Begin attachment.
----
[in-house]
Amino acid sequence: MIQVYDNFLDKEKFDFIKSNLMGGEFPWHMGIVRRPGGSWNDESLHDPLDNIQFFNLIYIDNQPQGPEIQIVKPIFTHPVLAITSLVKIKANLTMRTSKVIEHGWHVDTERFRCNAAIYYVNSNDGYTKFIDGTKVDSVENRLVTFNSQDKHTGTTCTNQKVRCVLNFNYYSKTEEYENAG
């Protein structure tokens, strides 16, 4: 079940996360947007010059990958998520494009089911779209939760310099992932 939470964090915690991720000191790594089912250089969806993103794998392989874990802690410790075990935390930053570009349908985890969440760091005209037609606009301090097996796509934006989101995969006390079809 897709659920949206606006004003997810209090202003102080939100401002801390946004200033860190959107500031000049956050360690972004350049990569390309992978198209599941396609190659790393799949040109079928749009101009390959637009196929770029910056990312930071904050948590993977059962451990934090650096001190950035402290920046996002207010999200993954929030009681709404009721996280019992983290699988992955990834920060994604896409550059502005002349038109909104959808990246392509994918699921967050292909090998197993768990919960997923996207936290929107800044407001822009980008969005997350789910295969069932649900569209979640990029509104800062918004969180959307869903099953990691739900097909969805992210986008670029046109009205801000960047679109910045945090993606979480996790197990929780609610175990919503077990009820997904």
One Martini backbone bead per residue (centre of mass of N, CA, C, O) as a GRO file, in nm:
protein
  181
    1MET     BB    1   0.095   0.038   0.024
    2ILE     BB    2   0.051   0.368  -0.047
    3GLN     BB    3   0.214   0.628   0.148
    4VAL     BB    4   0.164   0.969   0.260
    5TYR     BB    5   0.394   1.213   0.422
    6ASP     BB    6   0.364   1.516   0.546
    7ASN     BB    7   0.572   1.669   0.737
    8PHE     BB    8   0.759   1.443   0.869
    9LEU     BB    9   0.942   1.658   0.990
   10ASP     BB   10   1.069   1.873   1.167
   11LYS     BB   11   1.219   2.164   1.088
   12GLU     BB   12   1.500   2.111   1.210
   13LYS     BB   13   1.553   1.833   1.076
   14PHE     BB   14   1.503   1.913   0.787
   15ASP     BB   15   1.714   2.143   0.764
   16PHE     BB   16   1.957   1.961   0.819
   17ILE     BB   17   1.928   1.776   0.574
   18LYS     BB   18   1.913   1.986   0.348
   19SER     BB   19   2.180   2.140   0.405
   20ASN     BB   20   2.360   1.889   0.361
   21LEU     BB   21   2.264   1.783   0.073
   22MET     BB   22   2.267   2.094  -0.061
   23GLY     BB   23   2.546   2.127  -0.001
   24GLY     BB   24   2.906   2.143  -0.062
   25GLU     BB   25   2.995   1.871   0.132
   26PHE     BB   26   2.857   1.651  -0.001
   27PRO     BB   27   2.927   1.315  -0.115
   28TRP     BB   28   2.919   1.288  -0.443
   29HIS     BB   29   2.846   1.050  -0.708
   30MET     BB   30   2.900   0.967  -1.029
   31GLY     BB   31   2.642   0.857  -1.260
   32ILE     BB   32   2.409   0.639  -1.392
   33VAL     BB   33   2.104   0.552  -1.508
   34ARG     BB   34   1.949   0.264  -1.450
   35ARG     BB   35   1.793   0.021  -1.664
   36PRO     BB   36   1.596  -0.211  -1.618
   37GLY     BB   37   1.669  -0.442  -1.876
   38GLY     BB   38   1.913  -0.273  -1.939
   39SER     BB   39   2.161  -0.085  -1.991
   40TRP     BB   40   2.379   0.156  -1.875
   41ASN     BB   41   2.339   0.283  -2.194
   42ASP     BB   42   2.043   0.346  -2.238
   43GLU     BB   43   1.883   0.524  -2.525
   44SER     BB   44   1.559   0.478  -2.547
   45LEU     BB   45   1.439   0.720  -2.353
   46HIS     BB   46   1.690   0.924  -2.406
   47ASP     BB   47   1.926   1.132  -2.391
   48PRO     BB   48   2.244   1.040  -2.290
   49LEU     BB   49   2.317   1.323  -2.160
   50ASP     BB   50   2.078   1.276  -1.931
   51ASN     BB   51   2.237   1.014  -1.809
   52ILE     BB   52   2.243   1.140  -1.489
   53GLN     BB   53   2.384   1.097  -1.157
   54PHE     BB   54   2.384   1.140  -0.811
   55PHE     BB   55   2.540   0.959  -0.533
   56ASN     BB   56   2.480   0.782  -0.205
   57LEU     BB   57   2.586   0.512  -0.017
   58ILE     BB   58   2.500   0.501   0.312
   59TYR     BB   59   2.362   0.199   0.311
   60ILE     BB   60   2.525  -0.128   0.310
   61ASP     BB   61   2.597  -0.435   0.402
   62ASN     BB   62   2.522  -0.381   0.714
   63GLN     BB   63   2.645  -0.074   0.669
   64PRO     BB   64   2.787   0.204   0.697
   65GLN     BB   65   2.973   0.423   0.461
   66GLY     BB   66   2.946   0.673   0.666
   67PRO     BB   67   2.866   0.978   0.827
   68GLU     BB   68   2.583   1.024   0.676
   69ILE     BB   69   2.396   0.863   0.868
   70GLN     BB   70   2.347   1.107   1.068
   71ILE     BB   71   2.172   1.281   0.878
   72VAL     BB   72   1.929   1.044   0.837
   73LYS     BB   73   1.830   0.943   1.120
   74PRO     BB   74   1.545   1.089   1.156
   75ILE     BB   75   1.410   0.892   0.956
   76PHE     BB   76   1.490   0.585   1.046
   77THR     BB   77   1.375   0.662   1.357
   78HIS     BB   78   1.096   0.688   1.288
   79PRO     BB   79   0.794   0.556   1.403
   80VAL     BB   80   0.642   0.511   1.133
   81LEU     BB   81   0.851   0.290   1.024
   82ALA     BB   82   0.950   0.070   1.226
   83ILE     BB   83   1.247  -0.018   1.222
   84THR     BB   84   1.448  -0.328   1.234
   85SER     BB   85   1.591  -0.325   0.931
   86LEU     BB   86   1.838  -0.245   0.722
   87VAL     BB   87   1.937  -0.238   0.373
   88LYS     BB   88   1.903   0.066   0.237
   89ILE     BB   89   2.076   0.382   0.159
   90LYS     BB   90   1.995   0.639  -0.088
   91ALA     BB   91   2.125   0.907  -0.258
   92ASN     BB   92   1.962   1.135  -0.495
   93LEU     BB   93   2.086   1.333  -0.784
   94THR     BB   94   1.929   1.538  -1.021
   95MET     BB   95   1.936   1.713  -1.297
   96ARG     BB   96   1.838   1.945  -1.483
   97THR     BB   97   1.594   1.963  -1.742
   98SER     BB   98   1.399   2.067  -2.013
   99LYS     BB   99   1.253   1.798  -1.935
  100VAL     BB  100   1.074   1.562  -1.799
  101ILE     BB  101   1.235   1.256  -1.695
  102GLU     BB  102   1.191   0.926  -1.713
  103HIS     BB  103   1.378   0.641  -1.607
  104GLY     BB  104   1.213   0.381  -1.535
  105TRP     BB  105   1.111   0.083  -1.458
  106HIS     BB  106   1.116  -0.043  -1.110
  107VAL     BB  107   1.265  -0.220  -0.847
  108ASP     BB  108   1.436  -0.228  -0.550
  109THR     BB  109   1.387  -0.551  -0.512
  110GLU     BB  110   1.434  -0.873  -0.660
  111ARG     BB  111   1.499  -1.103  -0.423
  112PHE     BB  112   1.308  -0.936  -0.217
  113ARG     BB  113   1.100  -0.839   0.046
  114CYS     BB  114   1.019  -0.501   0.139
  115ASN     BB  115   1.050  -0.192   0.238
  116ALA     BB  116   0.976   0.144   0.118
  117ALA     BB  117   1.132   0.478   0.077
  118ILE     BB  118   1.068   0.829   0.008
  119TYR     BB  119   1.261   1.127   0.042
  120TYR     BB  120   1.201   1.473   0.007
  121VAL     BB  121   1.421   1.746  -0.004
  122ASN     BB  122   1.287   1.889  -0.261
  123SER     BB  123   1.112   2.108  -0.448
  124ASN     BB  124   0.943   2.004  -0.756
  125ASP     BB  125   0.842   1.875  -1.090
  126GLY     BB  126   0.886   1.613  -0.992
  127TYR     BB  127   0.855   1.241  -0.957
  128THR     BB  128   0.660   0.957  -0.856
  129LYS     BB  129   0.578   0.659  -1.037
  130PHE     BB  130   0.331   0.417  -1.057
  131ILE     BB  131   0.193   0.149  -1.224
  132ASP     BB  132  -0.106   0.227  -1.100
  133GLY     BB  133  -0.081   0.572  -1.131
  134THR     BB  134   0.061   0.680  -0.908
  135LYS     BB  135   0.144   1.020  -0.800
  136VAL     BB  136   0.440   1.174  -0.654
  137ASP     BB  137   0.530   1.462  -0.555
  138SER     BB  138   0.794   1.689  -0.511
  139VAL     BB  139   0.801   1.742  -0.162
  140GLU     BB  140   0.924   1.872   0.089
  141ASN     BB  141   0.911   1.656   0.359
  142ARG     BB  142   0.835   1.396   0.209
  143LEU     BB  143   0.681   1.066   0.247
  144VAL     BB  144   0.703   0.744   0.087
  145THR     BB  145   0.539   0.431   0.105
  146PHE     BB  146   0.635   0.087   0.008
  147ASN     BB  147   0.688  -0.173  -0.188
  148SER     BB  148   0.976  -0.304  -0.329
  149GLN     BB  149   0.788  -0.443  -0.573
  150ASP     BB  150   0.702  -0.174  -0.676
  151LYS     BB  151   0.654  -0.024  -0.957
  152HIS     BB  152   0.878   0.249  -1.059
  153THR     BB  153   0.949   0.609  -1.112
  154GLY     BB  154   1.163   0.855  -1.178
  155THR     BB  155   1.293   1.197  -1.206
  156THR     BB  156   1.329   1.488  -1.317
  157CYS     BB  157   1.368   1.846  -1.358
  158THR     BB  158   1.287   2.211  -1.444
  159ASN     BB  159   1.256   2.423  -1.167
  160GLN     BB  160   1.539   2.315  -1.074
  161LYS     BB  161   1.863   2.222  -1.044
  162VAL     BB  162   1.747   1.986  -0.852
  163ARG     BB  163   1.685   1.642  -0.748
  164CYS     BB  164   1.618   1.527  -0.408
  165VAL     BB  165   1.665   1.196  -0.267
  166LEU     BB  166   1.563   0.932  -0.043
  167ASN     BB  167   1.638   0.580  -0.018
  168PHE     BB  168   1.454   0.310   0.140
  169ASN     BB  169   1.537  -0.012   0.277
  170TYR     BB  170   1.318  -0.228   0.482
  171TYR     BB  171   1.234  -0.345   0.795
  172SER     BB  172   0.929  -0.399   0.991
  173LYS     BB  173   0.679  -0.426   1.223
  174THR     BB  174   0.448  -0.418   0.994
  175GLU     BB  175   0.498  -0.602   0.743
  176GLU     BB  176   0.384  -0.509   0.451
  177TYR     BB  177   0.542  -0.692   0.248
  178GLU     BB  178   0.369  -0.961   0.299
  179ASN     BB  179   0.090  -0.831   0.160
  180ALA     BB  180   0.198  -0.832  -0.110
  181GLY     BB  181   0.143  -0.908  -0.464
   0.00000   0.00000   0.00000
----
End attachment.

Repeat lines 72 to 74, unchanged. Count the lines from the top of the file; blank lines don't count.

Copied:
   66GLY     BB   66   2.946   0.673   0.666
   67PRO     BB   67   2.866   0.978   0.827
   68GLU     BB   68   2.583   1.024   0.676